Opinion
Student Well-Being Commentary

What Did You Do This Summer?

By David Polochanin — August 20, 2007 3 min read

As classes resume across the nation for the bright-eyed 1st grader and the drowsy high school senior alike, one of the more revealing questions a teacher can ask a student is one that seems so clichéd: So, what have you done over the summer?

Children will talk about it, write about it, draw it, and perhaps in the classrooms of some really creative teachers, act it out. It is such a textbook, ice-breaker activity.

I always debate whether to go there. Shouldn’t we discuss what the kids read over the summer or dive right into the curriculum? My gut usually tells me no one is ready for that on the first day.

The fact is, I’m intrigued by the students’ responses. Children’s out-of-school experiences vary so widely. In the comfortable suburb where I work, students can ride (their own) horses, attend expensive summer camps, or vacation in Europe. Some kids stay local, where they are too overscheduled, jumping from one two-week camp to the next. But I have also had students who claimed they “did nothing,” and when I press them, I find they aren’t lying. They hang around the house, watch television, and play video games. More than a few students report being bored.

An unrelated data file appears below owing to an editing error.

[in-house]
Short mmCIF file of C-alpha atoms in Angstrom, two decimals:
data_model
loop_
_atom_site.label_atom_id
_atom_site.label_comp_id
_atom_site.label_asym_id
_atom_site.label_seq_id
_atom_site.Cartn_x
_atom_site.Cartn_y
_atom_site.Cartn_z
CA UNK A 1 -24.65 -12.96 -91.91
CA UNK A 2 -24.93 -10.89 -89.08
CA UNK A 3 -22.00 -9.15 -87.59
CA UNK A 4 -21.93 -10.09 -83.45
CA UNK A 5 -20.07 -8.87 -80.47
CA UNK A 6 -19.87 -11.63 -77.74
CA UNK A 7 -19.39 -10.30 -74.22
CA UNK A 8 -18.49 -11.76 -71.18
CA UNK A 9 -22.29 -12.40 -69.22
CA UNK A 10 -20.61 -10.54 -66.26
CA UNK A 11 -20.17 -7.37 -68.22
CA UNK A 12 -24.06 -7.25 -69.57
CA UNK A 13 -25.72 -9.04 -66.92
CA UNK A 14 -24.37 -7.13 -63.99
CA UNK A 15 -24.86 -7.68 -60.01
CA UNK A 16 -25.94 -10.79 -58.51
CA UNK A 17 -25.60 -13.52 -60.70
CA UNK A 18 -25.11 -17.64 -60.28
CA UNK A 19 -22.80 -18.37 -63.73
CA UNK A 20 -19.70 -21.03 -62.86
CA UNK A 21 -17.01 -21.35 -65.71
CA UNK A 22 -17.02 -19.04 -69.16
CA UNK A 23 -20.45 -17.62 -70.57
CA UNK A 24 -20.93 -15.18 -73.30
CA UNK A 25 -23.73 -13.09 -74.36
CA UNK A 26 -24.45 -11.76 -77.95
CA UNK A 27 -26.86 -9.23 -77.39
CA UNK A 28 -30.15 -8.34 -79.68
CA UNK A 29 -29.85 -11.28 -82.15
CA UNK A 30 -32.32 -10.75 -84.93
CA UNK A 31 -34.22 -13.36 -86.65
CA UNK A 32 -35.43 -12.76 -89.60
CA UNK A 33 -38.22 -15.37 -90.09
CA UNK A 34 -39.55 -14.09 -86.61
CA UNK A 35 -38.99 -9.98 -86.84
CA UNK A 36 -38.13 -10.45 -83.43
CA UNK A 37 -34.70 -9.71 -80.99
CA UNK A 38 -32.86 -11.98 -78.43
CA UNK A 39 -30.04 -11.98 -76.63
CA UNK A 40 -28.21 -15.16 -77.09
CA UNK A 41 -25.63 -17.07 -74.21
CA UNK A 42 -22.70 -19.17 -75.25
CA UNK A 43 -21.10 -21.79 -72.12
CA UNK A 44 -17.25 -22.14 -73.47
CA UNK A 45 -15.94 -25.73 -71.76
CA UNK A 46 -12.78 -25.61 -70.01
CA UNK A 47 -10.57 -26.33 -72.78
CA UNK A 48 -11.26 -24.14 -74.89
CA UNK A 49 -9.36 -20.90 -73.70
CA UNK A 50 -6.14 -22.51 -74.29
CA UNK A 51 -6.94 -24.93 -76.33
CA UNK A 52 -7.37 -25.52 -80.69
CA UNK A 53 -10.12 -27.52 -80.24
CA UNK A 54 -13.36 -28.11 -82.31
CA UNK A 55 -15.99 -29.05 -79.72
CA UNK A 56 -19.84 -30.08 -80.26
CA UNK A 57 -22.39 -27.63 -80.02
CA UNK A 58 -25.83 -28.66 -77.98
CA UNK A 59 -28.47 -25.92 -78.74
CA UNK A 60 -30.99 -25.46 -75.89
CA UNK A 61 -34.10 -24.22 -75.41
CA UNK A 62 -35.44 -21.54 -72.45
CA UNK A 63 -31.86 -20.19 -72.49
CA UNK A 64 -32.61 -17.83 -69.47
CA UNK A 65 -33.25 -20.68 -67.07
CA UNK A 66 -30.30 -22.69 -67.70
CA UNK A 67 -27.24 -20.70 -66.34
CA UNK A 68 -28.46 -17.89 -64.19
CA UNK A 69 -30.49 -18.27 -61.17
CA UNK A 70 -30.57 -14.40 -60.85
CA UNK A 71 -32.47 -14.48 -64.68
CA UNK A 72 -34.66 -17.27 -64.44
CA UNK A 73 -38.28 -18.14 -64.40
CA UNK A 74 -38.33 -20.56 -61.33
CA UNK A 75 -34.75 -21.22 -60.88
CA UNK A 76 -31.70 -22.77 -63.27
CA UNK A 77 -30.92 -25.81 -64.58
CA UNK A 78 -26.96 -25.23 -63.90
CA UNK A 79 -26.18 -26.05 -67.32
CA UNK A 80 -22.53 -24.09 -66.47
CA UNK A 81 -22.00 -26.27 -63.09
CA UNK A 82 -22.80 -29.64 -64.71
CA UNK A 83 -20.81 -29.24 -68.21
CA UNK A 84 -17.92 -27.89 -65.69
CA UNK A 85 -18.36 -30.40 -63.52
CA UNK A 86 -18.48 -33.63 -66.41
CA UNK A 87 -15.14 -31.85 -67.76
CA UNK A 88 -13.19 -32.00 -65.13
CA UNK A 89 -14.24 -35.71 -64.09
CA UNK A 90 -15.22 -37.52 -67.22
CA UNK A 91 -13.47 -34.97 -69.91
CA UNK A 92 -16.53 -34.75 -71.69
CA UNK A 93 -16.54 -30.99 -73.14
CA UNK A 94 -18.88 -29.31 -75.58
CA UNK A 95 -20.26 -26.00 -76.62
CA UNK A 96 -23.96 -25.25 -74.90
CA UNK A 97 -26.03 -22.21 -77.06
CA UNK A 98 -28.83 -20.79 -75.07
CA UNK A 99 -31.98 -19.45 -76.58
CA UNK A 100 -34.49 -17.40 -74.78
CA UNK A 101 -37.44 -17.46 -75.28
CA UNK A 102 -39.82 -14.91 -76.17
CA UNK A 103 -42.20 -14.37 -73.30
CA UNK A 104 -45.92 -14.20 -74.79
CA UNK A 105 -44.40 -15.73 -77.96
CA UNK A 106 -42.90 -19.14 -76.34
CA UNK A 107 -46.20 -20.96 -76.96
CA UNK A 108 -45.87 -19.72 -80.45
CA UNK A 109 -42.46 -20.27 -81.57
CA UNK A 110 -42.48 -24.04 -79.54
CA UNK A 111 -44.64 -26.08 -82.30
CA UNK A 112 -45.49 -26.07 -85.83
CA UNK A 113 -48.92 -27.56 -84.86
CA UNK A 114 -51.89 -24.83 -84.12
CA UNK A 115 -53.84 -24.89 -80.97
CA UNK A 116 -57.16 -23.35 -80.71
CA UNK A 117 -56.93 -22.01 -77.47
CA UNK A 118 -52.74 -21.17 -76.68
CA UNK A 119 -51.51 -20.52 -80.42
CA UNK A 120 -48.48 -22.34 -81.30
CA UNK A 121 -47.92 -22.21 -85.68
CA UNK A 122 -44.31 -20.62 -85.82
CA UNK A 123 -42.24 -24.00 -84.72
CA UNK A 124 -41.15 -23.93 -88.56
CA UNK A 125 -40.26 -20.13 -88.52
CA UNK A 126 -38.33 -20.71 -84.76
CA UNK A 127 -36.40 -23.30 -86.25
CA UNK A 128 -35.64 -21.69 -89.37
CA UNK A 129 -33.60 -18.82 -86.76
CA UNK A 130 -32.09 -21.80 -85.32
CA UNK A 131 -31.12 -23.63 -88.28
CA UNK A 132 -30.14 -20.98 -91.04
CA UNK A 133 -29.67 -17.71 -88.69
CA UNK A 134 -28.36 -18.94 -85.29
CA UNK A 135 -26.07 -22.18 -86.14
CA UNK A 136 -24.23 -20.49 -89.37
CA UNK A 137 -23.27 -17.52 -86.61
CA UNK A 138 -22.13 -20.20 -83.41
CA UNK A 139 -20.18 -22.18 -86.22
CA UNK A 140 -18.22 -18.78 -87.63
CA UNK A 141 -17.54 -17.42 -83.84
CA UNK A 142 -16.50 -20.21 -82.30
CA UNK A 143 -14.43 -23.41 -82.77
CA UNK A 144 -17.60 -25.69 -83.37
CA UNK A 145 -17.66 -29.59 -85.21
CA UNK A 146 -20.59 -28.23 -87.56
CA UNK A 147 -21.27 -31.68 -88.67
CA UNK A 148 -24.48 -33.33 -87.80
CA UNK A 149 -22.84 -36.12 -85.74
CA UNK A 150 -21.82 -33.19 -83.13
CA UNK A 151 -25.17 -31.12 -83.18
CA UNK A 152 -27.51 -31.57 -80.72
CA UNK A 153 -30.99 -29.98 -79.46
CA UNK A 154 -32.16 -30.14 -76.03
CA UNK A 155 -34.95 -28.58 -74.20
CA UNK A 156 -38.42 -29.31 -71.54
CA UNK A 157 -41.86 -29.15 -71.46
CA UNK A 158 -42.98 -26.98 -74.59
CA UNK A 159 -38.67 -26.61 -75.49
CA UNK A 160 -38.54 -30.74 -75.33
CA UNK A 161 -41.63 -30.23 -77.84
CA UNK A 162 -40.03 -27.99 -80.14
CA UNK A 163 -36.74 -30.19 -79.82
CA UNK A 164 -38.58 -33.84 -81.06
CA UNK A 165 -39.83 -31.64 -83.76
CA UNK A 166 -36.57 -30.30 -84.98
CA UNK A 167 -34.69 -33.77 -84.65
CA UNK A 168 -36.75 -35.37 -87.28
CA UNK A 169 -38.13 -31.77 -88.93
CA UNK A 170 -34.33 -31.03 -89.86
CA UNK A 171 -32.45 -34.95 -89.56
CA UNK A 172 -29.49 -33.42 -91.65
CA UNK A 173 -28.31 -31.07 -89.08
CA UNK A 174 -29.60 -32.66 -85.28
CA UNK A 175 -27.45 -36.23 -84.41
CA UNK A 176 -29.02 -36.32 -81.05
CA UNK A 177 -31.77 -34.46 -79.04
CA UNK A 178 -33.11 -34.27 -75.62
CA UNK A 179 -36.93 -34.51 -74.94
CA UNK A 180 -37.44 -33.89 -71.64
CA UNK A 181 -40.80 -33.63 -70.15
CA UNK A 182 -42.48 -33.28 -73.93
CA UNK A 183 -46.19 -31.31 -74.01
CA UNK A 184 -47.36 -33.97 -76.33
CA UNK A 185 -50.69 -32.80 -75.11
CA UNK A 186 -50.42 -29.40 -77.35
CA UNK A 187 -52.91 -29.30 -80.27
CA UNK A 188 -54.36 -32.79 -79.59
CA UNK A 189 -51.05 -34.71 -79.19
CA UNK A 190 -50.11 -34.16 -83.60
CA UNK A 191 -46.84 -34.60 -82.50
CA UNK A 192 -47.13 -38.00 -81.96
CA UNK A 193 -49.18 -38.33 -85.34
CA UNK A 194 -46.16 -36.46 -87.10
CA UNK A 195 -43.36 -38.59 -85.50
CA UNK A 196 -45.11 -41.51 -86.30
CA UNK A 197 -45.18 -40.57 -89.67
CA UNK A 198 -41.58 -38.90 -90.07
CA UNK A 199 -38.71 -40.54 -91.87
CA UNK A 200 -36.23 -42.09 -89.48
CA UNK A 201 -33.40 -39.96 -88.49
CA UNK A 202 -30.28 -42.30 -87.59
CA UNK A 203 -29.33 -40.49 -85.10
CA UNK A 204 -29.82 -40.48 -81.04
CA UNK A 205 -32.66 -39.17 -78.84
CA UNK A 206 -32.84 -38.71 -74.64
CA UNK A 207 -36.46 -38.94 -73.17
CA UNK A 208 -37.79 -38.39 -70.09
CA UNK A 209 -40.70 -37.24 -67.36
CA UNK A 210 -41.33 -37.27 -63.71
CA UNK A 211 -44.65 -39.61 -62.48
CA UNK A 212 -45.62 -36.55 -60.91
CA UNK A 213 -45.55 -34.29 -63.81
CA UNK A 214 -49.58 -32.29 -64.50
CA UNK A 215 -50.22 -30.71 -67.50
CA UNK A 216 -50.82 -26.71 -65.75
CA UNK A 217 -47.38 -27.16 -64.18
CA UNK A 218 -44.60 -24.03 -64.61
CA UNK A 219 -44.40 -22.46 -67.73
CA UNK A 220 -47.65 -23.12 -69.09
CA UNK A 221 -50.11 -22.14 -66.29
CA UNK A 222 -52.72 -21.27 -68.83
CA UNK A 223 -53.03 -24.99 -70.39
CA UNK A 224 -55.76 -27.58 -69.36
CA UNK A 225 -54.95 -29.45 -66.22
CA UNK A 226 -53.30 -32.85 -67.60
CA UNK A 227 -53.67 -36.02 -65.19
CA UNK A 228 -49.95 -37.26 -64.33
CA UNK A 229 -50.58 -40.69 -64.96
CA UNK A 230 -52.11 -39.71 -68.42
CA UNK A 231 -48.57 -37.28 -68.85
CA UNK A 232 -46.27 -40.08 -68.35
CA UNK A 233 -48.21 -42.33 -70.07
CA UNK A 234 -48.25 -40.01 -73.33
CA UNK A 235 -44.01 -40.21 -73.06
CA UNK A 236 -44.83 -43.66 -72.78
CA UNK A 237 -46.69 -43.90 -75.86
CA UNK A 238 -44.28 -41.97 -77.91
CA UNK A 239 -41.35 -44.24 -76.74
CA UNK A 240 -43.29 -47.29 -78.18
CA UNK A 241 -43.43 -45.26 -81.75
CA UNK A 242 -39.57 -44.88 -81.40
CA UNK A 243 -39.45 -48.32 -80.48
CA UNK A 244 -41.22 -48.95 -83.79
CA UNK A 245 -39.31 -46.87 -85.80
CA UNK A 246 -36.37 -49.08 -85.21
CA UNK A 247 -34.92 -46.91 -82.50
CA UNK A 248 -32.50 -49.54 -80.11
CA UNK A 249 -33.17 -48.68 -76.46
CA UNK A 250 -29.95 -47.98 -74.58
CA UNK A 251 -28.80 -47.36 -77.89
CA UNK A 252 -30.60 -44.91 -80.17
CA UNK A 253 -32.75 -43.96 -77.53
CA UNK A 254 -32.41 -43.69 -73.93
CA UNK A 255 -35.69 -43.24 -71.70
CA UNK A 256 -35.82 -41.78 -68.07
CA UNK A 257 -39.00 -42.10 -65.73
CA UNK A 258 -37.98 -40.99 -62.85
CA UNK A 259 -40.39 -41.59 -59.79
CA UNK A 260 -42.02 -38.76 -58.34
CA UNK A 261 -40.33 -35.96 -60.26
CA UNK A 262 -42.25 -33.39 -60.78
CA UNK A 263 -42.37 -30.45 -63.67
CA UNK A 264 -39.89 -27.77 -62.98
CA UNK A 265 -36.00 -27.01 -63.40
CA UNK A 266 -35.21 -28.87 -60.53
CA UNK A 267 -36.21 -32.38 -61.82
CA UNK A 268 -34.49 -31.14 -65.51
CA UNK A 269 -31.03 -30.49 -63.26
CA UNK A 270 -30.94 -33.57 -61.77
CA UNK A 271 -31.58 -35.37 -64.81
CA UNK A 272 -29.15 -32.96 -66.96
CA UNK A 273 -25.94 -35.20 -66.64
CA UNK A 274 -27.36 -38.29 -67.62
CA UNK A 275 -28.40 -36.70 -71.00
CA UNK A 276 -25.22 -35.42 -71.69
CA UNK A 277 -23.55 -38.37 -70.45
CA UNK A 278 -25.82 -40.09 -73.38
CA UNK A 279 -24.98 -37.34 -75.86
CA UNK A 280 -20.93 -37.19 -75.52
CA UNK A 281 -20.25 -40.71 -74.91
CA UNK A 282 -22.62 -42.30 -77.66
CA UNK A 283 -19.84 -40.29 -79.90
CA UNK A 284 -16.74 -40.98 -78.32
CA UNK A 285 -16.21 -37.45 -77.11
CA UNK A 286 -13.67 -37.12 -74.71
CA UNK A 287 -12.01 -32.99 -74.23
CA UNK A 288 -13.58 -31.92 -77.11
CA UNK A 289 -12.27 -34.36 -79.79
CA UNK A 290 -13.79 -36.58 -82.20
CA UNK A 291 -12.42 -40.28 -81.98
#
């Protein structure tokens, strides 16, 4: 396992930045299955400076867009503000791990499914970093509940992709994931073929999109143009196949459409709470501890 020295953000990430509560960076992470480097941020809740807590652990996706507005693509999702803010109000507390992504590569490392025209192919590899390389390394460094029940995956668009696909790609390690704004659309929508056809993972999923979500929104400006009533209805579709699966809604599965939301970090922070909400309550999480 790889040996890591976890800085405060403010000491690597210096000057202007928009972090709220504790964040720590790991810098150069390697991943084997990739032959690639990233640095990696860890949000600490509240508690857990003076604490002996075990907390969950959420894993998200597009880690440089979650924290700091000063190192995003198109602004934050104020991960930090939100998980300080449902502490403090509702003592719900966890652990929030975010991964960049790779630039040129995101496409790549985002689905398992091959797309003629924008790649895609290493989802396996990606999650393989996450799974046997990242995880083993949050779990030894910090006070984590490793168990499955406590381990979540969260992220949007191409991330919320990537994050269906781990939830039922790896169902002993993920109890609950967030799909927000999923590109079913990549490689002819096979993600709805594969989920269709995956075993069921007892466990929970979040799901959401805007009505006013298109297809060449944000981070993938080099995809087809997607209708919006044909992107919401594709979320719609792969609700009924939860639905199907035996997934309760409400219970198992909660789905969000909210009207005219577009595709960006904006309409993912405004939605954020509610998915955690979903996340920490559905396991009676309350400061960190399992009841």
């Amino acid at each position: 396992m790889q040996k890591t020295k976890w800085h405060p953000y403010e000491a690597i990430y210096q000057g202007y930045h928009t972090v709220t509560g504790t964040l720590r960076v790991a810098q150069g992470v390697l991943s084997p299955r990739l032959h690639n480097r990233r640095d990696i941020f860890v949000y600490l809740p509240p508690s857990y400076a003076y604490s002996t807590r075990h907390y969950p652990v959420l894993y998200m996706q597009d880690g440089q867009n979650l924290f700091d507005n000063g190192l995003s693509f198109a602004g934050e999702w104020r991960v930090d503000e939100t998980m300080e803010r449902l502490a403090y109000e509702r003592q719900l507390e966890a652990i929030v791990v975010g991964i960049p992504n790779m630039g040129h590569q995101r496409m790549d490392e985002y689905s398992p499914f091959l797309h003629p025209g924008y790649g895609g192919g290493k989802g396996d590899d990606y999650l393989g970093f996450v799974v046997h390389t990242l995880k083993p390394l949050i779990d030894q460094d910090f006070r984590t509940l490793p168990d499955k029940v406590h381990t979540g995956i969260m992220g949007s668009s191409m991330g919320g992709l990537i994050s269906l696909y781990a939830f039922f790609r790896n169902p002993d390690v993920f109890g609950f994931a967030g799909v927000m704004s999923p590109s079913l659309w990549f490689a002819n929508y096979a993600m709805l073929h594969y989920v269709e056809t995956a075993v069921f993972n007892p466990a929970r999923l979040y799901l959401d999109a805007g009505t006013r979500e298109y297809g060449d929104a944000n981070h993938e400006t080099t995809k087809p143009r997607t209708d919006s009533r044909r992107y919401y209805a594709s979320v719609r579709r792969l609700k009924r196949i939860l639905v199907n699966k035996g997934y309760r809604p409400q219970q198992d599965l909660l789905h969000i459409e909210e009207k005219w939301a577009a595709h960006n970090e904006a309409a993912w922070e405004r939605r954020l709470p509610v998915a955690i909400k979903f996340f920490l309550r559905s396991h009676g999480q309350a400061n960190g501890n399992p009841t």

This astonishes me. I wonder how eight weeks of vacation can be boring. Aren’t the kids getting outside? Don’t they ride their bikes until it’s dark? Don’t they lie on someone’s driveway watching for shooting stars? Aren’t they flipping over rocks on the banks of some brook to search for salamanders?

I wonder how eight weeks of vacation can be boring. Aren’t the kids getting outside? Don’t they ride their bikes until it’s dark?

Alas, not every student grew up in the neighborhood I did, where we played hide-and-seek until our parents called out search parties to come get us. But the summer-vacation discussions, as trite as they may seem, invariably bring me back to my own childhood, when summer days were primarily spent discovering and exploring. They were never boring. And they rarely involved video games, even though technologically, Nintendo was a giant leap forward from Atari.

I also did not attend many camps or play on organized sports teams in the summer. In fact, there was no structure to my summers at all beyond the regular family vacation and a general time for lunch and dinner. I played outside all day, just about every day. We despised the rain. We played baseball in the street using a metal bat and tennis ball, which in retrospect was probably not a good idea, considering the number of times the ball dented someone’s aluminum siding. We rode without permission to the center of town on our bikes—without helmets, and sometimes with a friend on the handlebars. In junior high, a bunch of us filmed a seven-minute horror movie loosely based on “Friday the 13th.” I was clobbered over the head with a tree limb and dropped into some tall weeds.